Last Week in Pony - April 17, 2017

Tuesday, April 18, 2017 | Posted in Last Week in Pony

Last Week In Pony is a weekly blog post to catch you up on the latest news for the Pony programming language. To learn more about Pony check out our website, our Twitter account @ponylang, or our Zulip community.

Got something you think should be featured? There’s a GitHub issue for that! Add a comment to the open “Last Week in Pony” issue.

Items of note

  • After a bit of DNS wrangling and drama, the standard library documentation is back online at its new official home:

  • Several new “easy to get started with” issues have recently been opened. They are a great way to get started with contributing to Pony. Interested in taking on one? Let us know on the issue.

  • Andrew Turley opened a PR for RFC #21. When merged it will allow the programmer to specify custom serialization/deserialization that would be run as part of Pony’s built-in serialization/deserialization process. The custom methods would run after the built-in serialization and deserialization and would allow the programmer to:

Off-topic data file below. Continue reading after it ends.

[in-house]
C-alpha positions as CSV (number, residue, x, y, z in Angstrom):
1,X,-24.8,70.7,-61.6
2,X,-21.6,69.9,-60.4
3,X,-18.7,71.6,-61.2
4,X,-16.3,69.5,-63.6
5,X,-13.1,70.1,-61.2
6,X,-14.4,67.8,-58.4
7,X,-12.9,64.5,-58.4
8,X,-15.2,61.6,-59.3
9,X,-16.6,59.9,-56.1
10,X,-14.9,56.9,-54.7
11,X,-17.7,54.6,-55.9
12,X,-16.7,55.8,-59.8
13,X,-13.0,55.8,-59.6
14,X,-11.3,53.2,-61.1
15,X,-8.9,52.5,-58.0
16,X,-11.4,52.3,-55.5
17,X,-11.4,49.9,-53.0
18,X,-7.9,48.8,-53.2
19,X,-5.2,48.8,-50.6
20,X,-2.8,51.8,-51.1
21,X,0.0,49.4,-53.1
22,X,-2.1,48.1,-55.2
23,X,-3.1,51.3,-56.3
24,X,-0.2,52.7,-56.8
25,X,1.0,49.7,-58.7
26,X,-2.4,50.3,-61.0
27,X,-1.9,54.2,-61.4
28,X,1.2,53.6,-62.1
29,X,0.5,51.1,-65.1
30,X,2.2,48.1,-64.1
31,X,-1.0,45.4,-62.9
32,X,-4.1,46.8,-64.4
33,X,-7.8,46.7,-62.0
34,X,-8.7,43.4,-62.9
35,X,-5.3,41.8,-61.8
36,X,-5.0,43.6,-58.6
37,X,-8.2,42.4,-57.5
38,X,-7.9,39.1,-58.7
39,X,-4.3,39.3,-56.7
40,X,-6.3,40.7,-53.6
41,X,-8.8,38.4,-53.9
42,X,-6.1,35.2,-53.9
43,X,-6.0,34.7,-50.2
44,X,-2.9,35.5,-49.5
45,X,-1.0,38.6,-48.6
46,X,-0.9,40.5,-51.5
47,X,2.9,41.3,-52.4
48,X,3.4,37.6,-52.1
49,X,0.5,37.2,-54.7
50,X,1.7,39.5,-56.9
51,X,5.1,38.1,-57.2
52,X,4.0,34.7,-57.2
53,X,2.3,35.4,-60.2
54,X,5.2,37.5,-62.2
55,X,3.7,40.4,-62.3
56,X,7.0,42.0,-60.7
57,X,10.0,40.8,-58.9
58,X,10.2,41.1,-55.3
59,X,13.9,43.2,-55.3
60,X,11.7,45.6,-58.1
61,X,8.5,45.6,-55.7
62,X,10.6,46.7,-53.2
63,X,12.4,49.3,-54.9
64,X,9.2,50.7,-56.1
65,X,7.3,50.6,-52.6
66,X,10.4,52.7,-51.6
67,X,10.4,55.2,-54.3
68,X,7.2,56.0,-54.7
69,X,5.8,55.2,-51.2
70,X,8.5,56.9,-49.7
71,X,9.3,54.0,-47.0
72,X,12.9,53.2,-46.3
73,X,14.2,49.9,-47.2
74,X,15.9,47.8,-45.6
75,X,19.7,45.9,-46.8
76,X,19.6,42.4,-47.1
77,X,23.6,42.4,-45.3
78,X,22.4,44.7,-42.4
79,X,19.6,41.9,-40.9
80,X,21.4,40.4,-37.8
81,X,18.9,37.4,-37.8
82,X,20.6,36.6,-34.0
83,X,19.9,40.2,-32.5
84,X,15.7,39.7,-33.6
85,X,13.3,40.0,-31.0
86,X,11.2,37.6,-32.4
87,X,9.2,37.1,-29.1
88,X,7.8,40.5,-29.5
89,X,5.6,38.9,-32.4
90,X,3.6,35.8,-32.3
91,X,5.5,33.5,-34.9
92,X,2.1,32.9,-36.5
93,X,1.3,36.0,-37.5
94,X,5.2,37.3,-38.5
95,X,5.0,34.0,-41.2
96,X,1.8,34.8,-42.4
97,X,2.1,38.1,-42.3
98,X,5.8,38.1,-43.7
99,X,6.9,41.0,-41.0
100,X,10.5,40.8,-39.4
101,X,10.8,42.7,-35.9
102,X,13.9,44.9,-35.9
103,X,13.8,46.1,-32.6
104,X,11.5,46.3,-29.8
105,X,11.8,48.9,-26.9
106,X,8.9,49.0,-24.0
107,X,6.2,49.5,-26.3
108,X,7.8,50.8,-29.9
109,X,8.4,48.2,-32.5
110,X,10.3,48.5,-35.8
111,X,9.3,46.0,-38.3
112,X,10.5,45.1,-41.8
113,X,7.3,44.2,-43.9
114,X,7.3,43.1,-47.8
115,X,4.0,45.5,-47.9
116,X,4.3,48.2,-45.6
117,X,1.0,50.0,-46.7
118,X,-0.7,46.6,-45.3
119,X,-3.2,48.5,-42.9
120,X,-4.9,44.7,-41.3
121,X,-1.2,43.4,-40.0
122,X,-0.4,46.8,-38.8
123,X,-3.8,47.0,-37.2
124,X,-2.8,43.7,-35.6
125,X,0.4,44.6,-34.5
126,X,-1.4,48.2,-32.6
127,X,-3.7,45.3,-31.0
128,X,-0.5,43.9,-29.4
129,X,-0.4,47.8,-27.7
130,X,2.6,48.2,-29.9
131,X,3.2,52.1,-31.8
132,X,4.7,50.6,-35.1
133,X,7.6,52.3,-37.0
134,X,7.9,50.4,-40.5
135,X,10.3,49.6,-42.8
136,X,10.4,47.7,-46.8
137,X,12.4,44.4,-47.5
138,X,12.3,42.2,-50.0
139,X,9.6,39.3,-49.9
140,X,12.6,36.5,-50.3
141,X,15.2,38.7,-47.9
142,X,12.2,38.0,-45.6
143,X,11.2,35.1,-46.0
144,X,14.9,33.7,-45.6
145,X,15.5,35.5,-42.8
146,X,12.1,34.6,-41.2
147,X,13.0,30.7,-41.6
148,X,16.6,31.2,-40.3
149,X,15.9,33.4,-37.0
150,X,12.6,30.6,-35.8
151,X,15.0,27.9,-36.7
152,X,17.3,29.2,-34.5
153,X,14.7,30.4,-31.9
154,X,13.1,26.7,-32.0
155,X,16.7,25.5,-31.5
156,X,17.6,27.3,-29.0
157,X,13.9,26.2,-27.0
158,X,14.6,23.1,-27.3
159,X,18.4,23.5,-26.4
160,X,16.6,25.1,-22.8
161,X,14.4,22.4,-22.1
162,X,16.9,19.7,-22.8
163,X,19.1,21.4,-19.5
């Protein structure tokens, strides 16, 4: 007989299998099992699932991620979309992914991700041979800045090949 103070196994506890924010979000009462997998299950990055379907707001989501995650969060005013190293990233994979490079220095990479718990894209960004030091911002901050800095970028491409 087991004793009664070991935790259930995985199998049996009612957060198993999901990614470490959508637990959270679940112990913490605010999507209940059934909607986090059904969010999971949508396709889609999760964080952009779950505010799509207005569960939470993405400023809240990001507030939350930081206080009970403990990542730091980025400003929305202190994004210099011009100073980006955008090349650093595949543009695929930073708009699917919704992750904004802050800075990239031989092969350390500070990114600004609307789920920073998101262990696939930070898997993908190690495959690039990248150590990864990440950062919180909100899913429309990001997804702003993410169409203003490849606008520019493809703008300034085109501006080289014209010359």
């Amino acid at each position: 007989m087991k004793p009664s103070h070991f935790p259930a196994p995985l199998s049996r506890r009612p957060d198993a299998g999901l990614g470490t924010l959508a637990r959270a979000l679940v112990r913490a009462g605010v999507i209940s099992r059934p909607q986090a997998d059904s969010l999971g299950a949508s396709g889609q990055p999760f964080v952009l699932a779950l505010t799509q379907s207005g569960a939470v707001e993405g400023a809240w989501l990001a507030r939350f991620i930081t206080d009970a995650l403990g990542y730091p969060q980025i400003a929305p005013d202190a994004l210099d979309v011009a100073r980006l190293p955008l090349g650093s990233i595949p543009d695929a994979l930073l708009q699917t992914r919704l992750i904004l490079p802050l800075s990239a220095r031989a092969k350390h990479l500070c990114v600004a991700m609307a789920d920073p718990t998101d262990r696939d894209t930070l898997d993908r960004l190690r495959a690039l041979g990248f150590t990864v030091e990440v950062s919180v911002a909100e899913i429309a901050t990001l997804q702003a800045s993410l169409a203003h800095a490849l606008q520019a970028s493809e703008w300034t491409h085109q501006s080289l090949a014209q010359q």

• specify the number of bytes to use for serialization
  • write bytes to the serialization buffer
  • read bytes from the serialization buffer
  • Wojciech Migda has opened a very exciting PR to integrate RapidCheck into the Pony code base. It’s very early on but the idea of having property based testing on the C codebase that drives the Pony runtime and compiler is very exciting.

News and Blog Posts

  • Audio from the April 12th Pony developer’s sync is available at The call was devoted mostly to addressing older issues that had started to back up. If you’d like to get involved with Pony development, feel free to stop by. We meet weekly.

  • Core team member Sean T. Allen announced that he’ll be giving two different Pony talks in the coming months. One at PolyConf in July, the other at QConNewYork in June.


Interested in making a change, or keeping up with changes to Pony? Check out the RFC repo. Contributors welcome!


Sean T. Allen

Sean is a member of the Pony core team. His turn-ons include programming languages, distributed computing, Hiwatt amplifiers, and Fender Telecasters. His turn-offs include mayonnaise, stirring yogurt, and sloppy code. He is one of the authors of Storm Applied, and works at Microsoft Research.